Because the WATCH TOWER, by the Lord's gracious arrangement, has such an outlook over the harvest field, such contact with all the little flock of the Lord's people through the mail, through the pilgrims, through the colporteurs, we perhaps better than others can discern that the great Refiner's fires are already burning and that the gold and silver are being tried. And O, what sorrow it gives us at times to behold some not standing well the testing of this hour. We love all of the Lord's dear ones who are now in the furnace of trial; we are sure that the Lord himself, the Refiner, loves them still more. If these have pain and sorrow, as we discern tendencies of weakness, disloyalty to the cause; ambition for name and fame or position, desire to be greatest, tendencies to lord it over God's heritage—if we are pained by these things, grieved, disappointed in some, shall we suppose that the great Refiner is indifferent? Nay, verily! It is written of him that having loved his own, he loved them to the end; and we see from the narrative that he was very patient and slow to cut off the self-seeking, ambitious, truth-selling and Lord-selling Judas. And the more we attain to the Master's character and likeness the more sympathy we will have with all who are out of the way, and who, unless recovered, will be surely cut off from membership in the body, as our Lord indicates—even though, as the Apostle declares, they may be saved so as by fire, as members of the "great company."—1 Cor. 3:15.
It is impossible for us to write to all who seem to be in danger, for two reasons: (1) Time would not suffice; there are other duties of the hour; (2) If they will not hearken to the Word of the Lord, if they will not hear Jesus and the apostles and Moses and the prophets we need not expect that they would hearken to us. Hence the most proper course for us seems to be to occasionally give such words of warning as these foregoing, that although they may have a savor of death unto death to some yet we hope that they may have a savor of life unto life to others.
Strange as it may appear—yet in full accord with all the records of the past—these fiery trials, these siftings, seem to find in many cases the most dross amongst the leaders of the flock. Perhaps it is merely because they are more conspicuous, perhaps just as many who are not in so great prominence will really fall, be consumed, "suffer loss," and be "saved so as by fire." The Lord alone is able to read the heart and to discern the thoughts and intents, and it is his will that now every member of the household of Levi, the household of faith, should be purged, purified, refined; and the fiery trials of our day are his own arrangements, his own fannings, that he may accomplish the work in harmony with the divine arrangement.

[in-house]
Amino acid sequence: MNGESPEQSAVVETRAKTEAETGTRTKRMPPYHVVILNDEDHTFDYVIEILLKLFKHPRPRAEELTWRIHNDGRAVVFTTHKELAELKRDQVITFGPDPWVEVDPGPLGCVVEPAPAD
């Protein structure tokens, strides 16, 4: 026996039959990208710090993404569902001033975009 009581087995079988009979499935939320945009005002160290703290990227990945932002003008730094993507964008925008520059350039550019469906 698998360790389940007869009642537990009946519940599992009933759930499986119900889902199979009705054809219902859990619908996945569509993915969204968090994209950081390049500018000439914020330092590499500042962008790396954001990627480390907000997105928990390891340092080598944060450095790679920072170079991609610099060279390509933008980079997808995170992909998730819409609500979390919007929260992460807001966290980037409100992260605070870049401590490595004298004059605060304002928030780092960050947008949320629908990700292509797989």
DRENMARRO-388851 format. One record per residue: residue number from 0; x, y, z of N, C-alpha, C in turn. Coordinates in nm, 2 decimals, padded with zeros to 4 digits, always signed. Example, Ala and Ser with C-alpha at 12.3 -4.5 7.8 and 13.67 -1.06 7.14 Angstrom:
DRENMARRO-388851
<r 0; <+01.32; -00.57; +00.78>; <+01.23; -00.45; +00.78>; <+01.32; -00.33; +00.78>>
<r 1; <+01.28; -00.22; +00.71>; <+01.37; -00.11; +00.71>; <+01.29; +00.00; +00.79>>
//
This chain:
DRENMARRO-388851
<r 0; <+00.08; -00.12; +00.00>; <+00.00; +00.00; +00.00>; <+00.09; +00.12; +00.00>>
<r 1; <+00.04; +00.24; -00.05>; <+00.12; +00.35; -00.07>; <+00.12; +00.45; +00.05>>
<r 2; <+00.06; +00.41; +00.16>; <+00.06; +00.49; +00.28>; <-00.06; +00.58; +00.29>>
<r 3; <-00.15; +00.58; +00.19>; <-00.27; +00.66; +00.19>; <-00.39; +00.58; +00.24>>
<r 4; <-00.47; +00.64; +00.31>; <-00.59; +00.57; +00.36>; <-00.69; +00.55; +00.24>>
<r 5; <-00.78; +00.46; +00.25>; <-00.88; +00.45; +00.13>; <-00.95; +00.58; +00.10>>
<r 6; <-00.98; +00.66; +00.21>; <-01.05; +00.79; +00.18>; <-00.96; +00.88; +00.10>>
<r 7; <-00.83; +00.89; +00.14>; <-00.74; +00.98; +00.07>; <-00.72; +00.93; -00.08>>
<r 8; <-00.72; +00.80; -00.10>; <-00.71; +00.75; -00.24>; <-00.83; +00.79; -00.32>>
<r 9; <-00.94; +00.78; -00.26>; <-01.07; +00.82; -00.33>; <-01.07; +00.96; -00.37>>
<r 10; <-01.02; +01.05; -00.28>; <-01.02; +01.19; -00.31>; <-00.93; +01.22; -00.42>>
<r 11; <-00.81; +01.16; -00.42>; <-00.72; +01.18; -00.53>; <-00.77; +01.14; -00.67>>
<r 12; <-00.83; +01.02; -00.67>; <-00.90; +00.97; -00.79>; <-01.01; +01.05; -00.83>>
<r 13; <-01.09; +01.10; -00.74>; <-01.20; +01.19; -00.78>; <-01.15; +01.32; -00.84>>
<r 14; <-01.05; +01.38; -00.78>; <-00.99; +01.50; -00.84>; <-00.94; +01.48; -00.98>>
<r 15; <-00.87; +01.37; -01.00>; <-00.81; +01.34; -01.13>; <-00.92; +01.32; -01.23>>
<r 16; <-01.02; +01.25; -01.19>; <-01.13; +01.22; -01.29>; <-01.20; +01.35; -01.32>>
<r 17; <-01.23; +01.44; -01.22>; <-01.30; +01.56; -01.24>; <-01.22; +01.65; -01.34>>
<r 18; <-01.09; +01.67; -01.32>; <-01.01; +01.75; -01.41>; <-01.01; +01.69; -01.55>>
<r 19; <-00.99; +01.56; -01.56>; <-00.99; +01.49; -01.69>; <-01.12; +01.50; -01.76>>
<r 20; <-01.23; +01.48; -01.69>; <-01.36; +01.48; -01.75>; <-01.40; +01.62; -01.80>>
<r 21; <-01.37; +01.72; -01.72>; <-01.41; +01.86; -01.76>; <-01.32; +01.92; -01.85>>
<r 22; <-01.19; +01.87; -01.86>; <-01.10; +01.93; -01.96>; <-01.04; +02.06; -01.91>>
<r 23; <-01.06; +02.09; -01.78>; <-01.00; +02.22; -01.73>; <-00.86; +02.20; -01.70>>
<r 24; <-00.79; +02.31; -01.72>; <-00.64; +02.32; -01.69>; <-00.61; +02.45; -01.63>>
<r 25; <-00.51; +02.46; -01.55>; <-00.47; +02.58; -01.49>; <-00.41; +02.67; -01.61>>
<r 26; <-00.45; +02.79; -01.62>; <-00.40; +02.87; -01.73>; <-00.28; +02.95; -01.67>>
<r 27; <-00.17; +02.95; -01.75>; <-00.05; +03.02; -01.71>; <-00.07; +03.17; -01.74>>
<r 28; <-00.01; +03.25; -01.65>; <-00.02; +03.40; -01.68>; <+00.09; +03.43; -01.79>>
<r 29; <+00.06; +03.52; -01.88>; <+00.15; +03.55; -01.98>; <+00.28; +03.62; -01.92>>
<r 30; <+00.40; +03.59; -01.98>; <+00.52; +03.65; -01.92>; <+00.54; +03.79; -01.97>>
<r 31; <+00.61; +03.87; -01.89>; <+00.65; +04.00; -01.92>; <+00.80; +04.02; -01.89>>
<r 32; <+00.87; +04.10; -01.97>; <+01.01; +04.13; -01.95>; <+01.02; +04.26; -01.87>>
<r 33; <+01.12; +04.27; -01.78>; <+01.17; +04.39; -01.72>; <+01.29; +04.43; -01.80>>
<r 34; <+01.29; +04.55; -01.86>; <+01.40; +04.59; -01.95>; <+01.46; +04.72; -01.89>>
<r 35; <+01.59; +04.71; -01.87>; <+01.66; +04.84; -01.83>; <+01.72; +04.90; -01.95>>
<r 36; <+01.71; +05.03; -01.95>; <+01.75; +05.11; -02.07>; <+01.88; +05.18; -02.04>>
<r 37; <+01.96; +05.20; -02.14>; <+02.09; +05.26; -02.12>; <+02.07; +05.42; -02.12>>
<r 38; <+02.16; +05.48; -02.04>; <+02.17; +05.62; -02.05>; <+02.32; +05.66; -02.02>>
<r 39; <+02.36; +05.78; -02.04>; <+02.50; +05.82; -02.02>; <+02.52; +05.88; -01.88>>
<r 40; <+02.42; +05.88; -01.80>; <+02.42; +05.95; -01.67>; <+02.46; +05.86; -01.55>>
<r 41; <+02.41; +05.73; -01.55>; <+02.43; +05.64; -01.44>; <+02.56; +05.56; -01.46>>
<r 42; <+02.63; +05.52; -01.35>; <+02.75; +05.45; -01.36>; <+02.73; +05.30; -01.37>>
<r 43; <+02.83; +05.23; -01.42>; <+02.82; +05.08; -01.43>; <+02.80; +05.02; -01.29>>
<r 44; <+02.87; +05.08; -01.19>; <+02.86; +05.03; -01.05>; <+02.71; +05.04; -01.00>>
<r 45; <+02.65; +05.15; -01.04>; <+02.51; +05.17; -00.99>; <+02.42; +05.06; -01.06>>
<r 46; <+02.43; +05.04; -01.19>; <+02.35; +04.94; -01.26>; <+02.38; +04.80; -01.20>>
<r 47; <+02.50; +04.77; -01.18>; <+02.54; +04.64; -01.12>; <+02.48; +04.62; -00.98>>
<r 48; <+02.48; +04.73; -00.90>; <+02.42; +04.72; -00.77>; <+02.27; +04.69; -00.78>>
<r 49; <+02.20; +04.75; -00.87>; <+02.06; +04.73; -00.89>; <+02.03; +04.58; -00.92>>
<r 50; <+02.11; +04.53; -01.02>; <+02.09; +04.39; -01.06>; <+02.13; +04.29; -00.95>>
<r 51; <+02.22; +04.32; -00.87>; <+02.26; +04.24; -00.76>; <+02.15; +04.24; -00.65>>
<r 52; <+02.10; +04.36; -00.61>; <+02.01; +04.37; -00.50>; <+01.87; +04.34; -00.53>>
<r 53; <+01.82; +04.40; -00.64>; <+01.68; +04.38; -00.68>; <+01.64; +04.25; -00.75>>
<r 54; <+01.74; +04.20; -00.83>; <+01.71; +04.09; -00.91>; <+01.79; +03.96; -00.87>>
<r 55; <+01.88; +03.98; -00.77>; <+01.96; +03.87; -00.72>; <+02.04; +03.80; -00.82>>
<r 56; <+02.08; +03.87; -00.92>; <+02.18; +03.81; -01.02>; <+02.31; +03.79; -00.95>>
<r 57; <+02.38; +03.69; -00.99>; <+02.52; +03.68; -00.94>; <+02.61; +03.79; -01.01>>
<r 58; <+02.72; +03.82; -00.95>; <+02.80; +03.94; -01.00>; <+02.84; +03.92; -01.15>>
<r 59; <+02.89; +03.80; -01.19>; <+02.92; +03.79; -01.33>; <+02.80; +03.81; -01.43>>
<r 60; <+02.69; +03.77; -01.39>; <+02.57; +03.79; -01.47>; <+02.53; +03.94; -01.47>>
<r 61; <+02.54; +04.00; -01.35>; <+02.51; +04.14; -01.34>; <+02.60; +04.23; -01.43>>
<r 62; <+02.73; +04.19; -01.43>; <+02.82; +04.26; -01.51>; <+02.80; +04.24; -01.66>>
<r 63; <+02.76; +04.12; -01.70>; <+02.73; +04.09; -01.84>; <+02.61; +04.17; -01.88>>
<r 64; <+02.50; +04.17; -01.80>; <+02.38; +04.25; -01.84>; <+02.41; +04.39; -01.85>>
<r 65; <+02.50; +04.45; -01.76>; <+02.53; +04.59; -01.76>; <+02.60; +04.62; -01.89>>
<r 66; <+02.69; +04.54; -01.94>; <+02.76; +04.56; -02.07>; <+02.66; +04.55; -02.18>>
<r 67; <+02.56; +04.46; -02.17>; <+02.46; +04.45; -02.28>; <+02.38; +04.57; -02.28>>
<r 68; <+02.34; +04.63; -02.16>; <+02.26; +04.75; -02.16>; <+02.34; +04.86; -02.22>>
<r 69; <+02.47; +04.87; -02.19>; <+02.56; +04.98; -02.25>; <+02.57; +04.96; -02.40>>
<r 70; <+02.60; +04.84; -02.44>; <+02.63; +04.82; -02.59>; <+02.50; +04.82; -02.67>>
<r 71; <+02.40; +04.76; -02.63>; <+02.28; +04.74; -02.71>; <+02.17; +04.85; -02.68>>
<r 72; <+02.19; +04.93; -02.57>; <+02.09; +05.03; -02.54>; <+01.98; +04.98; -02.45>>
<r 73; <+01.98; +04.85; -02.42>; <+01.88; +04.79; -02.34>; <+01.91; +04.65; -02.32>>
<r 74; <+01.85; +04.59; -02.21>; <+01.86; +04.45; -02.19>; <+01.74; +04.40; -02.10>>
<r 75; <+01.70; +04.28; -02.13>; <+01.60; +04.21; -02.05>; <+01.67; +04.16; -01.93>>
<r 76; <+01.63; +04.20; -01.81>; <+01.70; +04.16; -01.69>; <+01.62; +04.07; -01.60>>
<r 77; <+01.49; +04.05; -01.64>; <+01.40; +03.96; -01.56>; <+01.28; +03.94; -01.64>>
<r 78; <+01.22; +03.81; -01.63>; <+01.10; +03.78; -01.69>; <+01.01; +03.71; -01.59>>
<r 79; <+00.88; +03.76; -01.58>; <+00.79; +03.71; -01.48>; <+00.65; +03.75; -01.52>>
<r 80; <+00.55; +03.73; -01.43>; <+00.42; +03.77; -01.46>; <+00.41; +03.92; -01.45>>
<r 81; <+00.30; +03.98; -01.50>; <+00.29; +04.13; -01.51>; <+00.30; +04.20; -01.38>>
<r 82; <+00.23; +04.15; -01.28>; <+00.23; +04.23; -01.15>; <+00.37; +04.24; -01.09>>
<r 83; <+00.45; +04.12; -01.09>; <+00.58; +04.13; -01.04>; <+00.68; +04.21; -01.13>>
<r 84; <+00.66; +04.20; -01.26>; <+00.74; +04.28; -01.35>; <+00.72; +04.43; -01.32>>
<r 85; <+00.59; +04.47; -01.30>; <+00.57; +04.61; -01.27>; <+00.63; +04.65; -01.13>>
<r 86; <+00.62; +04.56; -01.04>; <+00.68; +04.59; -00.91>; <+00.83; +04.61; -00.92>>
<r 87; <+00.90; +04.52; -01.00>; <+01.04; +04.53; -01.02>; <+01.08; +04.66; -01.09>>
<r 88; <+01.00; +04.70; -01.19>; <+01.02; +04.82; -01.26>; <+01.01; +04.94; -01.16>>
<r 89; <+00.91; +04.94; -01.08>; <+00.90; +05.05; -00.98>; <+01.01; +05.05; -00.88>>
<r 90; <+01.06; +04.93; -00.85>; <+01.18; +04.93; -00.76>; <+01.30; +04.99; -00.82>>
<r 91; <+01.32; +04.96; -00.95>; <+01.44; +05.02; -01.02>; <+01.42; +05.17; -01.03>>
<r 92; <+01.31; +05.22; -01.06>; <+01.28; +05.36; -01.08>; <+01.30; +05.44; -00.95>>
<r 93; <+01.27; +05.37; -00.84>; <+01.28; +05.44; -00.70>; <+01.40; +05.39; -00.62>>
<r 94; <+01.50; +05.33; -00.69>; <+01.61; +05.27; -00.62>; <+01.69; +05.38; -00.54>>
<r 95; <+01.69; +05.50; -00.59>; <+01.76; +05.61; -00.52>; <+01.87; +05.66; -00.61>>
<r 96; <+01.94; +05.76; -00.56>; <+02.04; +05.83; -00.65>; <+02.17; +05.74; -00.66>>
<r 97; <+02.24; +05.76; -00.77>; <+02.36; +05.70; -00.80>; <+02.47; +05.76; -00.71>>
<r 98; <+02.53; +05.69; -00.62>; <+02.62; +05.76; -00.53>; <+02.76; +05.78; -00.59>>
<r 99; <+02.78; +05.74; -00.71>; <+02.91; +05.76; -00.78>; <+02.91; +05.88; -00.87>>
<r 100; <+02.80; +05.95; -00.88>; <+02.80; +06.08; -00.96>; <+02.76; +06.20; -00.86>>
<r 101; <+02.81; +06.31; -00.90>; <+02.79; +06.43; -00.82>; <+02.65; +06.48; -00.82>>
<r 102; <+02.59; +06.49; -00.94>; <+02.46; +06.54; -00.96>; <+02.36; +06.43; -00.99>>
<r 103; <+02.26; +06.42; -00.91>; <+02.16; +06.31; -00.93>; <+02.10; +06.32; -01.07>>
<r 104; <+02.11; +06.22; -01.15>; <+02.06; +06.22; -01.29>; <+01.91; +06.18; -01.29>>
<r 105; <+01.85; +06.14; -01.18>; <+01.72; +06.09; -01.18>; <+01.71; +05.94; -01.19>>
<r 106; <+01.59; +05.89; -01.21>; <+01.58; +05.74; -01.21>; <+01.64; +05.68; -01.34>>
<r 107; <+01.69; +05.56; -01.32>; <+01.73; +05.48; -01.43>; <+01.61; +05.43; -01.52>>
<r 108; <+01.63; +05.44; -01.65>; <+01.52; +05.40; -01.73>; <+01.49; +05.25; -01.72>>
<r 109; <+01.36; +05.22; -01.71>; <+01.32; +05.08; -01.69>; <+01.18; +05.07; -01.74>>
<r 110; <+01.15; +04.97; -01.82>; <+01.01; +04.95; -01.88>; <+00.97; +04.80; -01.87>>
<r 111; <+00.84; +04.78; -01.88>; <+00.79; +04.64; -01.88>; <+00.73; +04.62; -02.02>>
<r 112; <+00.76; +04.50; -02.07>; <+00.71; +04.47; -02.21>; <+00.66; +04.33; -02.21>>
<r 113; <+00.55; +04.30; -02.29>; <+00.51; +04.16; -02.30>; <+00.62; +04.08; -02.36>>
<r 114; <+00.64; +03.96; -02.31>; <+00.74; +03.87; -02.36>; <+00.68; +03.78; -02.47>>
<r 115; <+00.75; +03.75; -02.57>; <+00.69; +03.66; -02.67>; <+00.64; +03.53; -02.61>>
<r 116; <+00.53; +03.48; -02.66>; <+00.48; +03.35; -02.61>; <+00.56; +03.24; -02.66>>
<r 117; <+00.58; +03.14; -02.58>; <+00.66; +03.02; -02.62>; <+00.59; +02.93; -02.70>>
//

DAWN, Vol. VI. we believe, like the other volumes of the series, came out in its due season, and no doubt the Lord is using it to some extent as the earthly bellows wherewith to kindle the refining fires of this time. In that volume as in the others we endeavored to set forth not our own thoughts but the teachings of the Word, and this in some instances seemed to arouse a spirit of anger and resentment in the hearts of some of the leaders where there should be only love out of pure hearts and appreciation of the glorious liberties of the Church. We did nothing more than our duty in calling the attention of the brethren to the fact that the leaders are not the lords of the flock, and that any leader who assumes a lordly position endangers his own standing in Christ as well as hinders the progress of the flock in the liberty wherewith Christ made us free. And any of the Lord's flock who co-operate with such ambitious leaders are doing them injury as well as rendering an unauthorized subserviency injurious to themselves and the others associated with them in the study of the Word.
It is written, "To err is human," and we know that though begotten of the Spirit we all have the treasure of the new nature in earthen vessels, therefore are liable to err. Realizing this we should not deal harshly, unkindly, toward leaders who are inclined to usurp to themselves leadership in the Church of God without appointment by the Church; or inclined to override the right of others after they have been regularly chosen. Nevertheless, kindly, gently, firmly, the congregation should hold control of all of its affairs, and see that the leaders recognize that the voice of the congregation is the voice of the consecrated. This will be to the advantage of all: it will assist the leader in keeping humble, in remembering that he is merely a member of the Church, which is the body of Christ, and that in the Lord's providence he serves the Church because they desire him to do so and consider such to be the will of the Lord. This will help to keep the leader from being puffed up, haughty, from speaking arrogantly of [R3865 : page 310] the congregation as "my people," "my Church," "my class," "my work." It will help him to recognize that it is the "Lord's people," the "Lord's Church," the "Lord's class," the "Lord's work," and that it is a favor, an honor, to be its servant and not at all within his province to be its ruler, its "boss."